The word resilience is really seeing its moment in the light. Deep-rooted in the fields of psychology, ecology and engineering , the past two years allowed this word to be adopted by multiple causes and domains. In some instances, it was the call to action — let’s fight back, let’s make change in ways that challenge status quos and transform cultures and systems to make them even better than before. In others, it induced a reluctance, a resistance that said — let’s take a moment and feel and experience the loss and just grieve, let’s not rush into responding and rebuilding.
We’re so tired, burned out and languishing — maybe it’s OK to not feel resilient or even want to be resilient this minute. Regardless of where you are in your experience and reaction to this word, chances are it has entered your vocabulary. It is here to stay for a while. So, in this piece, I reflect on the way this word has played out in my professional and personal lives before the pandemic and how these two worlds merged over the past two years, thrusting me into both camps — the “I’m resilient” and “I don’t want to be resilient” — depending on the day and the moment in the day.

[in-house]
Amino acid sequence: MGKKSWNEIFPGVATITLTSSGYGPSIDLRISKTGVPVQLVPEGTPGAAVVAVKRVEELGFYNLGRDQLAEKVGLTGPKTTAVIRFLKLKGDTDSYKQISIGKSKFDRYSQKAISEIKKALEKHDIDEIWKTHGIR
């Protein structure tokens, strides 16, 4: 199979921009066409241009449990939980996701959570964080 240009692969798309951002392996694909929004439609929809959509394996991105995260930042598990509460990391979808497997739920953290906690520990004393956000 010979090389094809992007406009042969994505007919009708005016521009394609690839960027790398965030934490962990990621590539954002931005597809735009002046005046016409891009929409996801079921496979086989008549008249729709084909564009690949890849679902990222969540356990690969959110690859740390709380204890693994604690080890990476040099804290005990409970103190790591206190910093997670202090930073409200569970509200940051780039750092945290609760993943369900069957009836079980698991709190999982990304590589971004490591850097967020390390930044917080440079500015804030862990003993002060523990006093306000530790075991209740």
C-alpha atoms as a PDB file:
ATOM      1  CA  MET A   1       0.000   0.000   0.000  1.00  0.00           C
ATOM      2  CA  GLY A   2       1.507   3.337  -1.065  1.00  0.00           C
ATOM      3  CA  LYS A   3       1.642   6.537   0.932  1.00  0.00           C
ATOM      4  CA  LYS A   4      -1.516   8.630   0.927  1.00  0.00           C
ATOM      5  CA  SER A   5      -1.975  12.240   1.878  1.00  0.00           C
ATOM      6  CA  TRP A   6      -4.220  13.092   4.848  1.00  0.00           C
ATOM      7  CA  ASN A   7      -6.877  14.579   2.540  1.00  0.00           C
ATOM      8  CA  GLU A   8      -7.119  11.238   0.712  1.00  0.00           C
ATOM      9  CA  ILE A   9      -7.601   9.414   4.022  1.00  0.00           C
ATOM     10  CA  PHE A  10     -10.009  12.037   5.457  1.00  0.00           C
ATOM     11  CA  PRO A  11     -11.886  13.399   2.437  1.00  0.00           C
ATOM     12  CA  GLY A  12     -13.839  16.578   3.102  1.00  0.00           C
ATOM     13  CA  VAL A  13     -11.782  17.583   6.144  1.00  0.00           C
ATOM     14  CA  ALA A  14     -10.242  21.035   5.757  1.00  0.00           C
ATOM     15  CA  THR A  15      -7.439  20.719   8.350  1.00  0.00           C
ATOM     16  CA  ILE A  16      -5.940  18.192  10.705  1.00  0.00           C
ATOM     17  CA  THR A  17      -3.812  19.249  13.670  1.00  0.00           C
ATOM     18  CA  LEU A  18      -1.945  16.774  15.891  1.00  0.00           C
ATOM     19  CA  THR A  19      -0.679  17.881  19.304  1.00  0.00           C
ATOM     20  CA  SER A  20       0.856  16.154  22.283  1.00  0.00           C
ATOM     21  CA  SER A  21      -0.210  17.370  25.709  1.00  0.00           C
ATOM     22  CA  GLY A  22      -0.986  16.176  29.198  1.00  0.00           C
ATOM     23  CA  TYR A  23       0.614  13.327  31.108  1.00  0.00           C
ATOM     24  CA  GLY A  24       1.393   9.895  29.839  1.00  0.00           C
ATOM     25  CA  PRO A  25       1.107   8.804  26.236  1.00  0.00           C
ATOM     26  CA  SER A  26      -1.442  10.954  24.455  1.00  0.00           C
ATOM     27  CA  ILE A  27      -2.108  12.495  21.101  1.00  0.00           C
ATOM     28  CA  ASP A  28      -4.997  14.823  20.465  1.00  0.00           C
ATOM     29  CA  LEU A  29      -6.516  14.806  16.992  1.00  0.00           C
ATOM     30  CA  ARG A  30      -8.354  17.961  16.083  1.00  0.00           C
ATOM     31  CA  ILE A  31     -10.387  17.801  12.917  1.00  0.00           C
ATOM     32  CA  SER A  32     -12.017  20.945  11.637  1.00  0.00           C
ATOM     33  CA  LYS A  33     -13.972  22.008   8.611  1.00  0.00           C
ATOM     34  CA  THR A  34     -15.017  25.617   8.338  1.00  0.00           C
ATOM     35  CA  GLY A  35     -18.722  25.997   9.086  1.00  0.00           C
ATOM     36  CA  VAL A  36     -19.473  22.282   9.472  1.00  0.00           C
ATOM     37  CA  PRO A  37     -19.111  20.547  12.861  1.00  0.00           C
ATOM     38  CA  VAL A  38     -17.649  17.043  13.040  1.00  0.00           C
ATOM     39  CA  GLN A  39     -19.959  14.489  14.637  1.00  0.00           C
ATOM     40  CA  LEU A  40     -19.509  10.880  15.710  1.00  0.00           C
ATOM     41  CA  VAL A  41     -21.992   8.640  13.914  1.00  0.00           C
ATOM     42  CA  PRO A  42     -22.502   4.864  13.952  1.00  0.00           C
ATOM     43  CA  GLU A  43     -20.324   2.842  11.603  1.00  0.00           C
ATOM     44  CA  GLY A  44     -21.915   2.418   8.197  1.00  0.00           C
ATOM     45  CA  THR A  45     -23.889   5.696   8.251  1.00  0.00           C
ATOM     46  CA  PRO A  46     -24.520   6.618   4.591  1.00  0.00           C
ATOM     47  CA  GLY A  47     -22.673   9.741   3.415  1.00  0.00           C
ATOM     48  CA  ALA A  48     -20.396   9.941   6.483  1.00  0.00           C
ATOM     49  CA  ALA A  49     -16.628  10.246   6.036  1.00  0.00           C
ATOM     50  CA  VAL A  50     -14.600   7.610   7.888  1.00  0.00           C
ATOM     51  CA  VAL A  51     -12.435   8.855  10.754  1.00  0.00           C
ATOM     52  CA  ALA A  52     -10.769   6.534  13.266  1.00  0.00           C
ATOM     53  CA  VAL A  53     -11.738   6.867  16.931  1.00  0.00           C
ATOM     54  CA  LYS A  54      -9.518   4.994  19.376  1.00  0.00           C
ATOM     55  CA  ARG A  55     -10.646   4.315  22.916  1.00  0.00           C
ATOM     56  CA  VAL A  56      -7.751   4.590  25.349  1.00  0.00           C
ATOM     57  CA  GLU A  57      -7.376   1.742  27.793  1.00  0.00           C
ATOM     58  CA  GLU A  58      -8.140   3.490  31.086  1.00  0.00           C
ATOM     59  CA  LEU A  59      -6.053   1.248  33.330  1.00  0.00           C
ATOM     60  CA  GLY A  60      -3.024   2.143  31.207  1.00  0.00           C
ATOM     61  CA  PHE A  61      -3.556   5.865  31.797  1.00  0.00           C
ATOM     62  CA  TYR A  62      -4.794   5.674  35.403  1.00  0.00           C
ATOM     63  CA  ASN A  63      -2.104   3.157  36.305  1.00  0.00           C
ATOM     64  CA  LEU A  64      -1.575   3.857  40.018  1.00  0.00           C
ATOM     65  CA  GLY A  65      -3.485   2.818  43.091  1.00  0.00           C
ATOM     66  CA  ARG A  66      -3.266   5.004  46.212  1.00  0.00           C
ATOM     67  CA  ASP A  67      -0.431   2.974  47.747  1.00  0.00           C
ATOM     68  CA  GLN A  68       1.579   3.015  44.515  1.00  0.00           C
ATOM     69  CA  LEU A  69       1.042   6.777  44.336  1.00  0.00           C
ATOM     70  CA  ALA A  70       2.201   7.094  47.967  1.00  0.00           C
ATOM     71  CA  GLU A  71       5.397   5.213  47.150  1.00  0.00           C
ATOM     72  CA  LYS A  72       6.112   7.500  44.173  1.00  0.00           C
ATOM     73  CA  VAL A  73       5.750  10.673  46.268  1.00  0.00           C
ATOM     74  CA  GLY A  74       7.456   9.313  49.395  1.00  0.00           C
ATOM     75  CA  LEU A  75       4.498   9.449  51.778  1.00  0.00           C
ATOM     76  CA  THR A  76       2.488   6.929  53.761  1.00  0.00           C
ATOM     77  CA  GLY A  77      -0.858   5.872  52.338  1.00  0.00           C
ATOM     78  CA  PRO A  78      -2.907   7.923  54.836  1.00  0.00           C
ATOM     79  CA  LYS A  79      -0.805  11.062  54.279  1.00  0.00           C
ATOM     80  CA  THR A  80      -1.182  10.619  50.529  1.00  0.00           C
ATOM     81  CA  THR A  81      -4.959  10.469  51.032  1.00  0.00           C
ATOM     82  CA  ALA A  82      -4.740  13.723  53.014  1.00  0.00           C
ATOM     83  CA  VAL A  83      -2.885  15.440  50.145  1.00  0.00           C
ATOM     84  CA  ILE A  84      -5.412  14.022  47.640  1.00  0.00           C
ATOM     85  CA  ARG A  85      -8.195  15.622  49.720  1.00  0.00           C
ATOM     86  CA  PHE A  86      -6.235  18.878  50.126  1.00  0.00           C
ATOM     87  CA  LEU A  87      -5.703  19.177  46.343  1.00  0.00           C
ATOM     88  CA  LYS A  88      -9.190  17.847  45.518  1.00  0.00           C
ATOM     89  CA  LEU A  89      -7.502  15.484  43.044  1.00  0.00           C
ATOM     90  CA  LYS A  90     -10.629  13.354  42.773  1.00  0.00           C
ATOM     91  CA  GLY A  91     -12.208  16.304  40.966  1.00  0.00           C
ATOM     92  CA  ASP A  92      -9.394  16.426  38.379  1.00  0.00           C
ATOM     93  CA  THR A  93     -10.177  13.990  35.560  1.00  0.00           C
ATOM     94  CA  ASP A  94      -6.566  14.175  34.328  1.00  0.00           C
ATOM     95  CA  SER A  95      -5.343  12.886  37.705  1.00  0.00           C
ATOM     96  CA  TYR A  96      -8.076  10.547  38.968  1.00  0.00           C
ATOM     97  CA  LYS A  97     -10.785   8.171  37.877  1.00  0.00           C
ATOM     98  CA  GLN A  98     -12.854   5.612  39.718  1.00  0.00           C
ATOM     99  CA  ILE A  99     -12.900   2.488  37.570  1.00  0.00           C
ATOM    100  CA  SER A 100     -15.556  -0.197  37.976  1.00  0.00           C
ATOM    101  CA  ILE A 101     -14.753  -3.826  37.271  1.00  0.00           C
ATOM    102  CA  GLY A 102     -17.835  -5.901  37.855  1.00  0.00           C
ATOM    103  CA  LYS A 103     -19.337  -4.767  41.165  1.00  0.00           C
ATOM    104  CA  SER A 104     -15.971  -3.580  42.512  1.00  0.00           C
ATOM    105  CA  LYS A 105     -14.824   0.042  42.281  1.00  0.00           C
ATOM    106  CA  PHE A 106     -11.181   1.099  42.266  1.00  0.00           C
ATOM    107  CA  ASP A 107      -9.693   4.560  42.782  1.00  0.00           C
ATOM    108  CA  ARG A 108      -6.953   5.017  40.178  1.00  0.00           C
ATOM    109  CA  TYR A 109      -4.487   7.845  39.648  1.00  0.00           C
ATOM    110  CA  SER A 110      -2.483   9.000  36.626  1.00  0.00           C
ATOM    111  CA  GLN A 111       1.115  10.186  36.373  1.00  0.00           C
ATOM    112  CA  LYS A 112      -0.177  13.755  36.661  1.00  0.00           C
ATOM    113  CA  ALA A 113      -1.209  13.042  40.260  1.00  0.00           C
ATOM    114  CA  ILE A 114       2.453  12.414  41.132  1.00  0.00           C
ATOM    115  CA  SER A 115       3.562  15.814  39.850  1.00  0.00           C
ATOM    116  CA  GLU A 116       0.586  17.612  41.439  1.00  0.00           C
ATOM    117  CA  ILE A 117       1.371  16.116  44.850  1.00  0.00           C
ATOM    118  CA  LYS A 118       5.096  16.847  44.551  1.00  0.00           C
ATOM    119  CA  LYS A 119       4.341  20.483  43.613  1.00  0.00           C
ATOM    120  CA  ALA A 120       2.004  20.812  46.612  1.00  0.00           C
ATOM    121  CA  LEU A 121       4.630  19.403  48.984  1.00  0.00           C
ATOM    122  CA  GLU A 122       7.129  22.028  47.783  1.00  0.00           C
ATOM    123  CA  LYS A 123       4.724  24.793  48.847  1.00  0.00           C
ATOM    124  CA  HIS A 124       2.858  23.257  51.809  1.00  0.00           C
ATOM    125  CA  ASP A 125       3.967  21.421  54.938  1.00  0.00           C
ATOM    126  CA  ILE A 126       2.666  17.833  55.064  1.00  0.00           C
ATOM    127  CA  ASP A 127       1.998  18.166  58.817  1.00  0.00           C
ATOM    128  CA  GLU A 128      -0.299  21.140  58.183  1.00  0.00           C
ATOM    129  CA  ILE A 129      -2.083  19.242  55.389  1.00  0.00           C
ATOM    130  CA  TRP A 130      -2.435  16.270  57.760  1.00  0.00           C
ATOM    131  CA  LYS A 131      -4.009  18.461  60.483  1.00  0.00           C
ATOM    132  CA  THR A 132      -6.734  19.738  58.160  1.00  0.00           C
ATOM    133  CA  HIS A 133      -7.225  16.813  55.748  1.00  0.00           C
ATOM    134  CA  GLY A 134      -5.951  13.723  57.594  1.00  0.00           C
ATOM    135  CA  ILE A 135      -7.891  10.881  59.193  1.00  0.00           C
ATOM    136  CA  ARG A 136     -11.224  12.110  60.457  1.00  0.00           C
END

In fall 2015, one of my heroes tapped me on the shoulder to build a research center on resilience and security to be named after one of his heroes – Gen. Gordon R. Sullivan ’59 – the Center for Global Resilience and Security (CGRS). Sullivan’s 2016 Todd lecture connecting national security with climate change was the catalyst. Amid assembling my tenure binder and wondering what was next, this seemed like an incredible opportunity. It also created ample space for my imposter syndrome to play out with all sorts of questions, concerns, doubts.